Instead of breaking up the BBMP, there could be an alternative system. While participating in a forum on Governing Bangalore Metropolis, retired IAS officer V Balasubramanian suggested a Bangalore Metropolitan Council (BMC) in place of the BBMP. If the point is that issues faced by peripheral areas are one of political distance from the centre, then the alternative restructuring of the BBMP won’t help either. Without any realignment in governance and political devolution, the underlying problems will persist, this time only on a smaller scale.
- History of Bengaluru – Bengaluru Urban District
- Why Bengaluru’s BBMP Still Lacks an Elected Municipal Council – The Quint
- Examining urban local governance in India through the case of Bengaluru – PRS Legislative Research
- BBMP: Division in action? – Bangalore Mirror
- The unfinished business of decentralised urban governance in India – Observer Research Foundation
- Splitting up in Bengaluru – Civil Society Online
- Don’t split BBMP in unseemly haste – Deccan Herald
- Splitting BBMP: Experts debate the pros and cons – Deccan Herald
What is your opinion on this?
(Only subscribers can participate in polls)
a) The BBMP should be split into multiple bodies.
b) The BBMP shouldn’t be split into multiple bodies.
🕵️ BEYOND ECHO CHAMBERS
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🇮🇳 STATE OF THE STATES
Shimla development plan (Himachal Pradesh) – The Himachal Pradesh cabinet, headed by Chief Minister Sukhvinder Singh Sukhu, approved the final draft of the Shimla Development Plan, which introduces new regulations for building construction. The plan permits one floor plus an attic in green areas and two floors plus an attic in core areas. Different parameters apply to various regions. The ball is now in the National Green Tribunal’s (NGT) court to decide whether it’s a permissible plan.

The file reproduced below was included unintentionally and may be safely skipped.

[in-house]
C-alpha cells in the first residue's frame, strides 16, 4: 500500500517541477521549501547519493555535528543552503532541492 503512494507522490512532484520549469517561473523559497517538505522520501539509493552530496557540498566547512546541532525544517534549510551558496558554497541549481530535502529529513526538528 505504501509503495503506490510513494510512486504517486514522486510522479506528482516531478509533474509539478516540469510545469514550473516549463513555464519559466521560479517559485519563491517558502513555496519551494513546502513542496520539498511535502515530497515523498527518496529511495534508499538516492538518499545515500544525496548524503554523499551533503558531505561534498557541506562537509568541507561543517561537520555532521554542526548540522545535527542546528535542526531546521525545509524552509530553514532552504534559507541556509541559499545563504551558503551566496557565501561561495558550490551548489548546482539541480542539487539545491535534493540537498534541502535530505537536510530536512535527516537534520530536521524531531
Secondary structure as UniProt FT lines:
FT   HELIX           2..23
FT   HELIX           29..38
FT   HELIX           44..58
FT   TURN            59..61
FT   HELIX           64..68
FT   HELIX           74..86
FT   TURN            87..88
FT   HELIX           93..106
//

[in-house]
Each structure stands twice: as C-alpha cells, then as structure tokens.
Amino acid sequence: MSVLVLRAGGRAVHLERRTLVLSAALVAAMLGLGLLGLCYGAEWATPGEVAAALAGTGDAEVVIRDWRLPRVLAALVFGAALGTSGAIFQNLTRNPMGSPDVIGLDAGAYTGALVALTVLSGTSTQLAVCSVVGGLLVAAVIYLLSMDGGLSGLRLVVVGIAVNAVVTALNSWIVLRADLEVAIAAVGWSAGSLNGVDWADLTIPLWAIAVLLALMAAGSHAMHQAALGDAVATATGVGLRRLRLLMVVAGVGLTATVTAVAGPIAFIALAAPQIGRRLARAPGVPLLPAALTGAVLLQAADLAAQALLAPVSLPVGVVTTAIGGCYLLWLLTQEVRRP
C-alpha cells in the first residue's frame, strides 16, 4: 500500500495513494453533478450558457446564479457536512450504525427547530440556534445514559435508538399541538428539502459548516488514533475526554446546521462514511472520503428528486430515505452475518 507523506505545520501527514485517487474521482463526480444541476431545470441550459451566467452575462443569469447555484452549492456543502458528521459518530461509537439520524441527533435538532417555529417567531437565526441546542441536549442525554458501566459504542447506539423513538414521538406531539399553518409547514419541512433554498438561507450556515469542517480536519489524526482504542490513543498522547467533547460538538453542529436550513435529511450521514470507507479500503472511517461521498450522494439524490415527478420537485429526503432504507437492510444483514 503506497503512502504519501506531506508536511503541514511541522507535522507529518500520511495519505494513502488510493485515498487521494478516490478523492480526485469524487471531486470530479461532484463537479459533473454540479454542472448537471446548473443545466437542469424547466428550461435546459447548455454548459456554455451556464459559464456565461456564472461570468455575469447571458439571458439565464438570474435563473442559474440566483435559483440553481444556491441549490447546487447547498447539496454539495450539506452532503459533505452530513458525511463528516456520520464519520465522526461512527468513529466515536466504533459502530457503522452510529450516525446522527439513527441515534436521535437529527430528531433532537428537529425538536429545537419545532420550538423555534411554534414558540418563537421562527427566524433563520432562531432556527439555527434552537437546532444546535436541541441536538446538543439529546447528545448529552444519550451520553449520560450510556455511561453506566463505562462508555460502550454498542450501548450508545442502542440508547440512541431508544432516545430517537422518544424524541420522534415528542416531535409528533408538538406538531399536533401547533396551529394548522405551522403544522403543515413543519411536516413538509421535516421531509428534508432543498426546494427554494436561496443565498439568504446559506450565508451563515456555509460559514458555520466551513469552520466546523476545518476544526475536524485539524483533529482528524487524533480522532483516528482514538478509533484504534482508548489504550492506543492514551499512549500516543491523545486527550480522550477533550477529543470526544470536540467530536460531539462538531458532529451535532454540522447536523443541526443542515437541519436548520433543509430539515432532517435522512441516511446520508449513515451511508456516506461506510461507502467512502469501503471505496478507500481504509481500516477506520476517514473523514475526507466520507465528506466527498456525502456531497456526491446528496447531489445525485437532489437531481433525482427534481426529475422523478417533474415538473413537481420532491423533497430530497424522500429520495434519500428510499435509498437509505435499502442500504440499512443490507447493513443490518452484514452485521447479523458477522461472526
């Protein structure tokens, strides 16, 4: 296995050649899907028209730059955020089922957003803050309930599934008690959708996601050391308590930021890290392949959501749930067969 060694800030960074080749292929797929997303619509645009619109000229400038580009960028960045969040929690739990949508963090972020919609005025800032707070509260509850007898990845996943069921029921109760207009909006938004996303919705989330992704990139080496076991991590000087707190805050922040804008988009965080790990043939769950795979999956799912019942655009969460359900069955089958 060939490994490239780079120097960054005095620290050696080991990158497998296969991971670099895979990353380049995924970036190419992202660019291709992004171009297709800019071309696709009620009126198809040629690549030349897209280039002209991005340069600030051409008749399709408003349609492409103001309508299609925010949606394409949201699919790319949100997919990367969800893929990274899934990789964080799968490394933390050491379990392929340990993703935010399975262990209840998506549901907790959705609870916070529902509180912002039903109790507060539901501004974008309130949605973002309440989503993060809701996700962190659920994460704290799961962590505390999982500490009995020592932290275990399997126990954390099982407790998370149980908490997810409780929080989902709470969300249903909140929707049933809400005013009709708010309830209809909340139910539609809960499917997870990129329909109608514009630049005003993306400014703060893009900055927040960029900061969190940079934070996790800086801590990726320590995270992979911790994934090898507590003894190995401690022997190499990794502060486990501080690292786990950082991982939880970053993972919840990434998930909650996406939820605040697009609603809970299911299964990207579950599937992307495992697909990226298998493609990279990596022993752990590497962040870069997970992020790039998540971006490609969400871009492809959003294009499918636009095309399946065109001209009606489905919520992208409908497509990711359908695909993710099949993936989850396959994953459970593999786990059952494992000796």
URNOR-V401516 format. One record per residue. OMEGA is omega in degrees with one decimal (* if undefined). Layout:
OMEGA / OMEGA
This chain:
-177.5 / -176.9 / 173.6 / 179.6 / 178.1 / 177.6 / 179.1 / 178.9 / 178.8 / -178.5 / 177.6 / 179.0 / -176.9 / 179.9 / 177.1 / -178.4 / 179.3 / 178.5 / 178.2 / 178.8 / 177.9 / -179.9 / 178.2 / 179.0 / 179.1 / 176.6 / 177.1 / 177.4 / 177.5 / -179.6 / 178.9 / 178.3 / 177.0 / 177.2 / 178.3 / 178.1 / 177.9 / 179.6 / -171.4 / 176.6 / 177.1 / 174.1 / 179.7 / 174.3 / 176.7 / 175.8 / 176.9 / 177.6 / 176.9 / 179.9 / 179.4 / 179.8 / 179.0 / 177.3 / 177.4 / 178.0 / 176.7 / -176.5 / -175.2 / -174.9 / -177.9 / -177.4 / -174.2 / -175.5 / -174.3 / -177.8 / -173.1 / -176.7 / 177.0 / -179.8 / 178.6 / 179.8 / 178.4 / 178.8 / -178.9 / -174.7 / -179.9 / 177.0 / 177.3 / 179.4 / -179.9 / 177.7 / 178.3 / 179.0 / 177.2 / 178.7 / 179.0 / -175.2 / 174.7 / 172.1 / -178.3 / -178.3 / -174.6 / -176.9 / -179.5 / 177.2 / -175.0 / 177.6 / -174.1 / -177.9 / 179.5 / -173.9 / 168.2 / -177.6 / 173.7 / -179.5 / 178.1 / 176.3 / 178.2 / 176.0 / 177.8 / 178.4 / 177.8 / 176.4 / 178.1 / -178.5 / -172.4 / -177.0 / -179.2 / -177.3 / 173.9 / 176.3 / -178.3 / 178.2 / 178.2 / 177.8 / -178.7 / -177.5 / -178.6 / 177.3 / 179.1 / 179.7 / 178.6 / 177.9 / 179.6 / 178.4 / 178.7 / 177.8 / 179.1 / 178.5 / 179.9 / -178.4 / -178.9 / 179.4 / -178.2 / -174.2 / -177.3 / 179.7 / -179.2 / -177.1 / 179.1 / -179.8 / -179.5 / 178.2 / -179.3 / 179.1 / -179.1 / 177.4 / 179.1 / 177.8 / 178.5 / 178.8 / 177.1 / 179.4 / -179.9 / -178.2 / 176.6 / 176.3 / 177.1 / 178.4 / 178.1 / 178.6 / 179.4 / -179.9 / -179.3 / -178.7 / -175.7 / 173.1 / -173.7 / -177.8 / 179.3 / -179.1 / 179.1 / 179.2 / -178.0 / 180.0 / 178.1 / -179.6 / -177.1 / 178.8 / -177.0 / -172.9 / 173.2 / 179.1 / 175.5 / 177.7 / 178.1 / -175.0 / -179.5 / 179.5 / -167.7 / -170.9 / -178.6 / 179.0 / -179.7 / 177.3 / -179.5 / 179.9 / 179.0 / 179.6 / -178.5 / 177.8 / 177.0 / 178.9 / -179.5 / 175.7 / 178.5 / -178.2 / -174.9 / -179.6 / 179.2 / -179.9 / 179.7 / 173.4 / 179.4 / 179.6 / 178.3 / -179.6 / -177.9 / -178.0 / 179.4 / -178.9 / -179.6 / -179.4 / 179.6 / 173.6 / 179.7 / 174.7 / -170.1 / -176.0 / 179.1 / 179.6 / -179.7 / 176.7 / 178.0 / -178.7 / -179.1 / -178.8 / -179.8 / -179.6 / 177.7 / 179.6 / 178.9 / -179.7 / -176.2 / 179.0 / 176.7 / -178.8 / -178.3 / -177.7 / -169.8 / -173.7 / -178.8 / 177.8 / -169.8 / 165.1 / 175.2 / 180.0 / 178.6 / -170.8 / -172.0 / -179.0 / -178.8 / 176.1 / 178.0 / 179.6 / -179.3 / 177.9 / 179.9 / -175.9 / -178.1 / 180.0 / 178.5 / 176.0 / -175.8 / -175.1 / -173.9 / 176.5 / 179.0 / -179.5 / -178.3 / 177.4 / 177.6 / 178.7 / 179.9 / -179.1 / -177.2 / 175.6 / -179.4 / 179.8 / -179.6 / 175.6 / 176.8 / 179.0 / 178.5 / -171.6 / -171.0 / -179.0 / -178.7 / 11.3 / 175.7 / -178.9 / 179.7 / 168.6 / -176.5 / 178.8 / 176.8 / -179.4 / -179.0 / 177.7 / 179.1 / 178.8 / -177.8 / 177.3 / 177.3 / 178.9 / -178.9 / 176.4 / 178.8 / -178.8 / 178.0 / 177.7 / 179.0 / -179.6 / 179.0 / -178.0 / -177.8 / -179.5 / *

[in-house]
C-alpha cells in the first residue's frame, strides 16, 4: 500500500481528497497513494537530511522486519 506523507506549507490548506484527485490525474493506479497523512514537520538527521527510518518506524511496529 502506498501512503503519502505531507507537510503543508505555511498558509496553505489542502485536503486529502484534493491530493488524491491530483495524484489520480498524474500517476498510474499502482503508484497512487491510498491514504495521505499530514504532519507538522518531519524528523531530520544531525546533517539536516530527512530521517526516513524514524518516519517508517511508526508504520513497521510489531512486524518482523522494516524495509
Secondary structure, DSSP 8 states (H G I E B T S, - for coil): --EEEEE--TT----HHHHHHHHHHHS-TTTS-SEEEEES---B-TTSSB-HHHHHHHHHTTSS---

Why it matters: In April 2022, the state government introduced a draft of the development plan for Shimla. However, a month later, the NGT stayed it, citing disastrous ecological ramifications and potential safety concerns. In May 2023, the Supreme Court asked the government to consider the environment watchdog’s objections before coming up with a final plan.
Financial aid scheme hassles (Telangana) – The government’s initiative to provide financial aid of ₹1 lakh to the most Backward Classes is facing teething troubles in rural areas. Thousands of people are struggling to obtain caste and income certificates, enduring long queues and multiple visits to the MeeSeva centres and the Mandal Revenue Offices in severe heat.
Why it matters: The scheme has received a whopping 2.78 lakh applications so far. It covers professionals like washermen, Viswabrahmanas, potters, and nayee brahmins who don’t have access to bank accounts. With an allocated budget of ₹300 crore, the government has already released ₹100 crore for the scheme. The income limits for eligibility are ₹1.50 lakh for rural areas and ₹2 lakh for urban areas.